Today was the final day of this year’s LitFest. It began with a ten o’clock poetry workshop, by Peter Anderson, followed by a Gourd Circle (much like a “talking stick:” a gourd is passed around, and whomever has the gourd recited a poem of theirs or someone else’s, or told a story). The closing event was Craig Childs, giving a presentation on his just-published book, Atlas of a Lost World. I’ve known his writings for at least two decades, and even had a good friend of his as a boss for about four years; but I never met him until a couple years ago, at the first LitFest I attended.
All tote, I’ve crossed paths with Craig, maybe a full handful of times, since. He’s a prolific writer, who has a ginormous following. Too, he’s self-effacing, personable, and approachable. Even though I attended one of his workshops, earlier this year, I was okay with knowing that while he probably would recognize me as being familiar, it was unlikely he’d remember who I was. He’s been a name for at least the two decades I’ve known of him, and I’m a recent, seldom-seen addition to the bazillion folks who have entered his orbit.
Oh, me of little faith. We crossed paths at a restaurant, last evening, and he called me by name, right off the bat, and brought me in for a hug. Yeah, it was a while before my feet felt the ground.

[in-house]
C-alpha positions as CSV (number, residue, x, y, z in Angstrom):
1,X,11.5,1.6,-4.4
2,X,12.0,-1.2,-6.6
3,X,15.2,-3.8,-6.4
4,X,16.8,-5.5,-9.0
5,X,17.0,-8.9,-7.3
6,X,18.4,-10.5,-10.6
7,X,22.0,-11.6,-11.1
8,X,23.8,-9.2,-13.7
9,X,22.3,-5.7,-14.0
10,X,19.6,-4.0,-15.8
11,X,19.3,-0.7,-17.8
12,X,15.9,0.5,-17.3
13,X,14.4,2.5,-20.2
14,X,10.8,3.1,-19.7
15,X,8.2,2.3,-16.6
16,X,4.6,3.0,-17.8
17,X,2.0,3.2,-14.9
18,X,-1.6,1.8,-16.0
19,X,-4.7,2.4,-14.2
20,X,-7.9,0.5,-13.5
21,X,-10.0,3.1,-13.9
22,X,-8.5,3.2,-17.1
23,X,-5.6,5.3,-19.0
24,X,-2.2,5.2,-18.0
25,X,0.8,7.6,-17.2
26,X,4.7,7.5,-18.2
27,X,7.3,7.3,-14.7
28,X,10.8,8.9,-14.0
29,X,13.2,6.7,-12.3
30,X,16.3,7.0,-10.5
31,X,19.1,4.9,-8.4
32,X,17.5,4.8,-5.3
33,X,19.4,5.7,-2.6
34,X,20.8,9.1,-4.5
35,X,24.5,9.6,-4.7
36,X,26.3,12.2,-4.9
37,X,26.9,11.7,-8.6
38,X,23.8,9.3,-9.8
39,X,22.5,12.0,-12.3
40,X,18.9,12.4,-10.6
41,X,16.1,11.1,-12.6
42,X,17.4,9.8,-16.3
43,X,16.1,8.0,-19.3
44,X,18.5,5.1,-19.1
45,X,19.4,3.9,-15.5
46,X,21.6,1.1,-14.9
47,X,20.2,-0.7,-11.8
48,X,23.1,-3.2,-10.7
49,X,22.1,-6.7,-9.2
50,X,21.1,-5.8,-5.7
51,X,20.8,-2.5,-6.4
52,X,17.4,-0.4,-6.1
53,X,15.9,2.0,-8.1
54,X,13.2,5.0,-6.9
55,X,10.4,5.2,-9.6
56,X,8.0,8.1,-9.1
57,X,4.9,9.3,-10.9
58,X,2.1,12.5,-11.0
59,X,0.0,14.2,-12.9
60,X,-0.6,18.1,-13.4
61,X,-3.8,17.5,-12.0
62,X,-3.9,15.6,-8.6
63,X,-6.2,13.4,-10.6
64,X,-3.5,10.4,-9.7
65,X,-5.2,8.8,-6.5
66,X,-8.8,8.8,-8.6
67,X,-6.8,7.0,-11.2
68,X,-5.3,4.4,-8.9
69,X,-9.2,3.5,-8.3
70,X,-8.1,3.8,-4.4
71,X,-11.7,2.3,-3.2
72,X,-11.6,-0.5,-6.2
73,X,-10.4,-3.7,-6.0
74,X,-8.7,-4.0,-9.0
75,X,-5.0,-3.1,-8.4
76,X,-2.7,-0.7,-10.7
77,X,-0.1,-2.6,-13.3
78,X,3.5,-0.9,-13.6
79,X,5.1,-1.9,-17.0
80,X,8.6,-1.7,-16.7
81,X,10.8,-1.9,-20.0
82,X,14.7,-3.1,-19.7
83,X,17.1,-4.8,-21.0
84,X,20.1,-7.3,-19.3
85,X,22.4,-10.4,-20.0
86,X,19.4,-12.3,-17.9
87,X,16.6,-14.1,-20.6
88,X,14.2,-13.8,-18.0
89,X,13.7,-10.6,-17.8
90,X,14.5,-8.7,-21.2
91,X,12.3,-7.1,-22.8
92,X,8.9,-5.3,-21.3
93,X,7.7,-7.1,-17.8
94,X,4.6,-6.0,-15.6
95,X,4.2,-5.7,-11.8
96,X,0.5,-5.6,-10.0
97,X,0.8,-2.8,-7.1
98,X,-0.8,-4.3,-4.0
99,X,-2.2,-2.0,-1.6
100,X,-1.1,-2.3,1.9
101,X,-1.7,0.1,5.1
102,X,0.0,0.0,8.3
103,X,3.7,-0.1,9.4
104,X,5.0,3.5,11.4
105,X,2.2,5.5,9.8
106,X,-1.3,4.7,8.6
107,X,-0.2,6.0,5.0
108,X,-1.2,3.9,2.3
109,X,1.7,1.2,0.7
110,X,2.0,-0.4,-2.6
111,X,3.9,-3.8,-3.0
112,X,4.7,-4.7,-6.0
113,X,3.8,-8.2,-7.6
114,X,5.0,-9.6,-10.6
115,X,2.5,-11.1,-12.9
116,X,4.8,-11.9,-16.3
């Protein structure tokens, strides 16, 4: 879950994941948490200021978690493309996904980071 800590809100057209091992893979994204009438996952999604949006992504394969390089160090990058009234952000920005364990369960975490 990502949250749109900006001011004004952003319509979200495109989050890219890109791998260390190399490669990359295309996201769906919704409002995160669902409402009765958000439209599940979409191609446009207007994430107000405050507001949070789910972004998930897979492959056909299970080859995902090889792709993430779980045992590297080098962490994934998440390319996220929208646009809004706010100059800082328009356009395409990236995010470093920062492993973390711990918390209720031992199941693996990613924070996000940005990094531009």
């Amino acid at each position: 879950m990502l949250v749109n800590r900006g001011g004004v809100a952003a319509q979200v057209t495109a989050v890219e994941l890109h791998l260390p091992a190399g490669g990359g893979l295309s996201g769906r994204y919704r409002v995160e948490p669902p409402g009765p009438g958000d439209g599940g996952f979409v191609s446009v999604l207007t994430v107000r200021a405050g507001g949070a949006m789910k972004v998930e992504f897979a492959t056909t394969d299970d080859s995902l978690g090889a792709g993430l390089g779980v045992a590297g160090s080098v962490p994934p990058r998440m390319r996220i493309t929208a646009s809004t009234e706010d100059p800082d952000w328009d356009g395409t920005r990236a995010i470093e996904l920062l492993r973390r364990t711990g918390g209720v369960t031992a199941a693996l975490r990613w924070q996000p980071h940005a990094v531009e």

Anyhoo, his presentation this evening was incredible and incredibly well done. He’s been on a book tour for the entire month, so he’s had practice, but still, he spent over an hour and a half, talking about his book while using his MacBook to present slides and videos, and not once did he pause for what to say next, or even have to remember what the next slide or video coming up was and what to say to lead into it. Even if I’d had two months of Mays to practice my presentation, and also had an outline or cheatsheet of some sort, I couldn’t have been anywhere as smooth and polished as Craig.
I return home, tomorrow. And I’ll be back to the assault mine, by 5:15, the next morning. It’s seeming that when I spend more than two nights in Telluride, it becomes significantly more difficult, returning to work-a-day reality. But, I’ll be back in about three weeks, staying for three nights. However, after that, I don’t have any plans to return until mid-November, when I’ll be staying for ten days or so. I might find it pretty much impossible staying away for that long, though.
I do know that I’ll be back, this time, next May, for 2019 LitFest.